Seasoned gold buyers know that from time to time there are pauses as gold reprices against the ever-rising quantity of bank currencies.
We experience these pauses as short-term price declines inside of a rising trend. Put differently, this means that gold temporarily goes on sale.
In the gold bull market of the 1970s—when gold prices multiplied by ten—we saw a decline of 50% along the way. From $200/oz to touch $100/oz. Savvy buyers who accumulated gold during that pause were rewarded for their patience:
Similarly, the gold bull market run that started in 2001 had numerous price declines along the way. The largest of which was around 29%:
(For perspective, the pause that started around last August in the current run is about 20%, depending on your currency.)
If we take a step back, it’s worth noting here that the current spike in the number of bank currencies being printed around the world is one for the history books. From a long-term average annual increase of around 8% per year, we have shot up to a 26% increase:
The chart above does not reflect the additional USD $2-4 trillion in new (borrowing and) spending that is planned by the current US administration.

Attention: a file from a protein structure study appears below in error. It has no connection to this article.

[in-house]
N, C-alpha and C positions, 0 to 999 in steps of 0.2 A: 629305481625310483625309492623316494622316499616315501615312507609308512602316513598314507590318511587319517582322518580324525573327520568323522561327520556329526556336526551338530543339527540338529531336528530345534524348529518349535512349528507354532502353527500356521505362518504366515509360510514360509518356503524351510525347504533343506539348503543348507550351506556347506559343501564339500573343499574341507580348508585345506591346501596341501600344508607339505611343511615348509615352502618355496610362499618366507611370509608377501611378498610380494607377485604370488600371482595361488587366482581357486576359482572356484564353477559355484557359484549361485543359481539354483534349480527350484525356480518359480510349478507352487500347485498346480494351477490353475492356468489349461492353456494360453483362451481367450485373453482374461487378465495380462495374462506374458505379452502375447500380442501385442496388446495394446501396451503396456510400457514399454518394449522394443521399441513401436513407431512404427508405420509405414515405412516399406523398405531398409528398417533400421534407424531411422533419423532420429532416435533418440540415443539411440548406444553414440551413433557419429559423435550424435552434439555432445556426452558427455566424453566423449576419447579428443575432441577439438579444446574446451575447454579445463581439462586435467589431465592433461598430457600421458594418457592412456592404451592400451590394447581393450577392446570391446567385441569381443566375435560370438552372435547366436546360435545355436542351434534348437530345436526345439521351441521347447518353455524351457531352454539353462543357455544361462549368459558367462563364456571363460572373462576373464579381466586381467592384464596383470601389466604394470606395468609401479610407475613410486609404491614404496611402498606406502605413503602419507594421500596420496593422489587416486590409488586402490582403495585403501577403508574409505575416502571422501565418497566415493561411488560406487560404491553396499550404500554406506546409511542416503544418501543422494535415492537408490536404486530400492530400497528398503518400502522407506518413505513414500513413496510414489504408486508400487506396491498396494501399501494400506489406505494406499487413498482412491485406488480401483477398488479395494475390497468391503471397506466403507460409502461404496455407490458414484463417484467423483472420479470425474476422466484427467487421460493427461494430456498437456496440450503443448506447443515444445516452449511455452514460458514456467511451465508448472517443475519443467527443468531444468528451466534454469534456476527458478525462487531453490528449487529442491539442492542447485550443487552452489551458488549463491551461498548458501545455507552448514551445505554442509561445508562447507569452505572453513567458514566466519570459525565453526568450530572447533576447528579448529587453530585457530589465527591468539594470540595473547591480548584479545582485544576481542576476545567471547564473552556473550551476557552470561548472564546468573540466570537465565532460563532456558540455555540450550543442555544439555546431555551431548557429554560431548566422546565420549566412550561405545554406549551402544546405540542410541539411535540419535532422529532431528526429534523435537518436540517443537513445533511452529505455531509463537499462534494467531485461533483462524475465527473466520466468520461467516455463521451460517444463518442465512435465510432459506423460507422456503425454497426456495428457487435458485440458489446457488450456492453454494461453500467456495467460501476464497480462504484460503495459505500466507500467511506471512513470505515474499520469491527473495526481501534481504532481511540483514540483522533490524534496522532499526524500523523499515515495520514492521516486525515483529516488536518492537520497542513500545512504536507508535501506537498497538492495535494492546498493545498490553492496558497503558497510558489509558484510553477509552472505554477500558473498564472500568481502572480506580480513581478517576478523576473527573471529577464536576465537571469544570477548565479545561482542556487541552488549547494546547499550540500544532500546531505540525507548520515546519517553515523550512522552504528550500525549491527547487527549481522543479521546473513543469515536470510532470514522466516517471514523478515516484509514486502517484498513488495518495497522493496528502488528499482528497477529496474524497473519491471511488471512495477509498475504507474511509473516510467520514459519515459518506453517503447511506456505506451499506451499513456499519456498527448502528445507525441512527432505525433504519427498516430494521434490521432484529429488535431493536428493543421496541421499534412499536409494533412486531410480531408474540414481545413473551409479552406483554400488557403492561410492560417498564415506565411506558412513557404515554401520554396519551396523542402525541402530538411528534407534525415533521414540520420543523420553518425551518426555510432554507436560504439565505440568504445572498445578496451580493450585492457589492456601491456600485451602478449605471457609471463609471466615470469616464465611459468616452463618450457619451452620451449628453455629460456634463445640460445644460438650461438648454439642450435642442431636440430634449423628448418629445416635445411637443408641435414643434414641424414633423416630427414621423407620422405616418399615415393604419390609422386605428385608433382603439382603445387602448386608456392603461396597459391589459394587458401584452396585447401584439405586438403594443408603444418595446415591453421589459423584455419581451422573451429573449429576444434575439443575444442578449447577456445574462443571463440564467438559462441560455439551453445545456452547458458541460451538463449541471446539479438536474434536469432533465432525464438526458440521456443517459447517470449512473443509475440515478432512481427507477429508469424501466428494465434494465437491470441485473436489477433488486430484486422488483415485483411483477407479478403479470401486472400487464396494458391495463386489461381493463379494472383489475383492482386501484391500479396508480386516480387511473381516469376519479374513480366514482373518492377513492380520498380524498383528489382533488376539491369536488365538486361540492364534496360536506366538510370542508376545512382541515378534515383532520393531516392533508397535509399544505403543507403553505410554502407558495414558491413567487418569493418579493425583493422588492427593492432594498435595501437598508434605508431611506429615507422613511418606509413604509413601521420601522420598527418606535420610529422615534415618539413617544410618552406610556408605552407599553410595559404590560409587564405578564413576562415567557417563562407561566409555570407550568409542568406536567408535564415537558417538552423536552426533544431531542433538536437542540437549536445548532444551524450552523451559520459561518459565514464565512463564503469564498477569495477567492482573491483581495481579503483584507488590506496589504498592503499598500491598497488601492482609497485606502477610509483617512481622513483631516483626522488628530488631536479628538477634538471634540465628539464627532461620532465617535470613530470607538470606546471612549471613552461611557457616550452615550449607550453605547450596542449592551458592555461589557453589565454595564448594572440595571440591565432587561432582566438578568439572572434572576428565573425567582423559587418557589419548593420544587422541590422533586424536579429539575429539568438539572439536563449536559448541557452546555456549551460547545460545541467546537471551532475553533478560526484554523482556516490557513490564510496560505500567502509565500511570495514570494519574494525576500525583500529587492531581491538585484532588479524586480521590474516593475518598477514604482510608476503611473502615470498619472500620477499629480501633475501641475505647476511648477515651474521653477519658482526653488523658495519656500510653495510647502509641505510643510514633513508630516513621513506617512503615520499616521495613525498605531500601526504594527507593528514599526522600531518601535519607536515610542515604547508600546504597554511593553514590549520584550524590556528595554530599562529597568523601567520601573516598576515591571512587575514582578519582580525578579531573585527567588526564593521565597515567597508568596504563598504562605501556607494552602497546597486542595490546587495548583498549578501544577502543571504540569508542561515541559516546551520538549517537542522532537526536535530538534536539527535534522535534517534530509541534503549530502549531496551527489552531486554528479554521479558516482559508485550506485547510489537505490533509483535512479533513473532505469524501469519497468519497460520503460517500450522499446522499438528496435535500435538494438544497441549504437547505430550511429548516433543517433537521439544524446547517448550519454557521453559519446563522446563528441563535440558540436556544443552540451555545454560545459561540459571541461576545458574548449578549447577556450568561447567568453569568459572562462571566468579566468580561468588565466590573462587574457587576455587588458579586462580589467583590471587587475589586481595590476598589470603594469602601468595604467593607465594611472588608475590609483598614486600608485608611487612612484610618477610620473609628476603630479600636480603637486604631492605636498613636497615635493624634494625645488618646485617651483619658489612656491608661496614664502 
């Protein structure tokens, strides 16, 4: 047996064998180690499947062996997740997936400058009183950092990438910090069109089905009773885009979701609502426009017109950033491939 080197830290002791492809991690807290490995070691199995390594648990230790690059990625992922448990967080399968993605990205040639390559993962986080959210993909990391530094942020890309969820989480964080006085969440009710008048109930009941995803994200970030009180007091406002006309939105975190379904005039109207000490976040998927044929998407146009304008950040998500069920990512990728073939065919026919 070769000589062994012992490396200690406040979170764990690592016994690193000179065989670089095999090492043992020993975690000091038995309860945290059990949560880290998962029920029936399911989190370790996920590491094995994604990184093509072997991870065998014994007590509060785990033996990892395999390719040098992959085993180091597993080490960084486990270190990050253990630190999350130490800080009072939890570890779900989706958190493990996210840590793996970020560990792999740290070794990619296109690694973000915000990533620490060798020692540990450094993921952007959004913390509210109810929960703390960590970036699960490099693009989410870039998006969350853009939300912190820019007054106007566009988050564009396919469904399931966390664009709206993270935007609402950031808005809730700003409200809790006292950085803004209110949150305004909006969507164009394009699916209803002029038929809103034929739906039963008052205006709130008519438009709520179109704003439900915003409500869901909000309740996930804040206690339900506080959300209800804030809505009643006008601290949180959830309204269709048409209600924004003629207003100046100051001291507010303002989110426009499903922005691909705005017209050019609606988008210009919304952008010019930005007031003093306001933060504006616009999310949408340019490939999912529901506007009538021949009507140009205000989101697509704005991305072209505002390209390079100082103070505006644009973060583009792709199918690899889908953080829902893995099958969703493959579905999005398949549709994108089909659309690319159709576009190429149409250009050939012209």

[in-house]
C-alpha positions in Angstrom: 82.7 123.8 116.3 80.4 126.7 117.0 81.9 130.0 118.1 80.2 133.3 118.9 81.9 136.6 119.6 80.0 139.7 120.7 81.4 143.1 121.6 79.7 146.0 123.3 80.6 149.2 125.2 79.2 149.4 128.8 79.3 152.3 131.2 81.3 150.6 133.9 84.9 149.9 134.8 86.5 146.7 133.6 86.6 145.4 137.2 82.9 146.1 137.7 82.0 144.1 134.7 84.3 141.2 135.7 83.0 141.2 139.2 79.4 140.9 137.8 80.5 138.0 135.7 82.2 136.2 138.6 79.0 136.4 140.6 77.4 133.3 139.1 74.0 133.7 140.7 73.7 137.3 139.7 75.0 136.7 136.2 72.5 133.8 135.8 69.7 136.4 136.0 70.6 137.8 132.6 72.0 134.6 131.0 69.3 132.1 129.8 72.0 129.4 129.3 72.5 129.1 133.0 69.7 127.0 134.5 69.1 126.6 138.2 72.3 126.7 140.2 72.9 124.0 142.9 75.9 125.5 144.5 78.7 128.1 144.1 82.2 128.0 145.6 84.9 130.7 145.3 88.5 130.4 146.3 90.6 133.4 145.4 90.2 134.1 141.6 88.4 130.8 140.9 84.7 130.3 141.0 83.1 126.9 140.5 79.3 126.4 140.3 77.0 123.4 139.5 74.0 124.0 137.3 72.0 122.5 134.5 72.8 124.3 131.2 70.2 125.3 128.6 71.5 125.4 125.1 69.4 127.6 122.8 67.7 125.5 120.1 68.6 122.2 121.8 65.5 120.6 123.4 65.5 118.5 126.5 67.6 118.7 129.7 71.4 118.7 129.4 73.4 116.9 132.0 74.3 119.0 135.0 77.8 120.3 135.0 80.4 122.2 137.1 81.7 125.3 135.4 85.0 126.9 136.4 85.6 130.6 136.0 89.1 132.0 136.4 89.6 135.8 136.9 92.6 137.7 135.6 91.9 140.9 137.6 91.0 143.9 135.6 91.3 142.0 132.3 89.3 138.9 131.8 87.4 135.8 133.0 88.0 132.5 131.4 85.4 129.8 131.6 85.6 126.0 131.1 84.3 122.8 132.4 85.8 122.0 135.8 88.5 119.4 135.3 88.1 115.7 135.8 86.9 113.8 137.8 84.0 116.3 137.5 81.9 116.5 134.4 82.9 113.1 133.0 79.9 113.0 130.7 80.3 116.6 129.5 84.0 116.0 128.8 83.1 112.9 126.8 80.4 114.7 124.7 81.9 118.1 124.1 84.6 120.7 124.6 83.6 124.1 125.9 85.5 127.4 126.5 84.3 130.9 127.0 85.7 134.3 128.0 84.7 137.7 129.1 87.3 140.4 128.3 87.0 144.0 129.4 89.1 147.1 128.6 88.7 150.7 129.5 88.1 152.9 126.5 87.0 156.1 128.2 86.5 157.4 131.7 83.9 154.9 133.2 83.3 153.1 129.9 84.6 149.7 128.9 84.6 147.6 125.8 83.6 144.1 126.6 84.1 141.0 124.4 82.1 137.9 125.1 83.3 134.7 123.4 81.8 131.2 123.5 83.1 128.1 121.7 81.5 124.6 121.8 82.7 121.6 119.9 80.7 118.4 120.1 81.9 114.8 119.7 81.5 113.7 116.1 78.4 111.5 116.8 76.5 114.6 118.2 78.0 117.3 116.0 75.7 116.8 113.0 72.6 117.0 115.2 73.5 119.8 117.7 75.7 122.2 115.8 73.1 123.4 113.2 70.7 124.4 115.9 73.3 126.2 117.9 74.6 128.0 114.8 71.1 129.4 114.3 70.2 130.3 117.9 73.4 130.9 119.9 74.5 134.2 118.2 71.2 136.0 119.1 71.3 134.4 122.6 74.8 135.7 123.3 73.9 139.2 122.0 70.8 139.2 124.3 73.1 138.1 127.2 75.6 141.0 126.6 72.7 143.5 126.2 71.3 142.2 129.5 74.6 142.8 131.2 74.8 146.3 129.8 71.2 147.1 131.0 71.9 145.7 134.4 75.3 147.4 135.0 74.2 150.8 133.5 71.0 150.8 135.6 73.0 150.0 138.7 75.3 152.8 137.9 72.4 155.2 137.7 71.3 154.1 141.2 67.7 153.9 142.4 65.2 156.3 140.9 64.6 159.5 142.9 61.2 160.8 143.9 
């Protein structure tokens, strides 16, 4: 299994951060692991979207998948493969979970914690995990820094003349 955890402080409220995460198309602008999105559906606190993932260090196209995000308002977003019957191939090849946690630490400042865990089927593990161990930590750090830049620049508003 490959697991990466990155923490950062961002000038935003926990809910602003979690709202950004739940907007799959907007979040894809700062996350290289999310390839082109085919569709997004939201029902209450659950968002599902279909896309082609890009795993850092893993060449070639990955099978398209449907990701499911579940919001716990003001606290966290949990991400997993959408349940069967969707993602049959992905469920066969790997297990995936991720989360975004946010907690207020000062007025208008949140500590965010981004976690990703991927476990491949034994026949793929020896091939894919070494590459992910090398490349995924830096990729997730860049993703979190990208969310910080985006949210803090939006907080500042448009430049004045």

To translate: a very fast-rising quantity of money will soon be chasing a slow-rising quantity of goods and services. As a reminder of what this looks like in the real world, here is a graphic showing the steady rise of the price of a cup of coffee:
We’ve already experienced steady inflation in shares, bonds, and real estate, so these may provide very limited upside protection against inflation going forward. Few analysts are describing those assets today as “bargains”.
By contrast, if history is to be our guide, previous inflation episodes tell us that gold may be at the head of the list of assets that are currently in the “bargain” category. It’s your move—and with Rush Gold, it’s easier than ever to make it.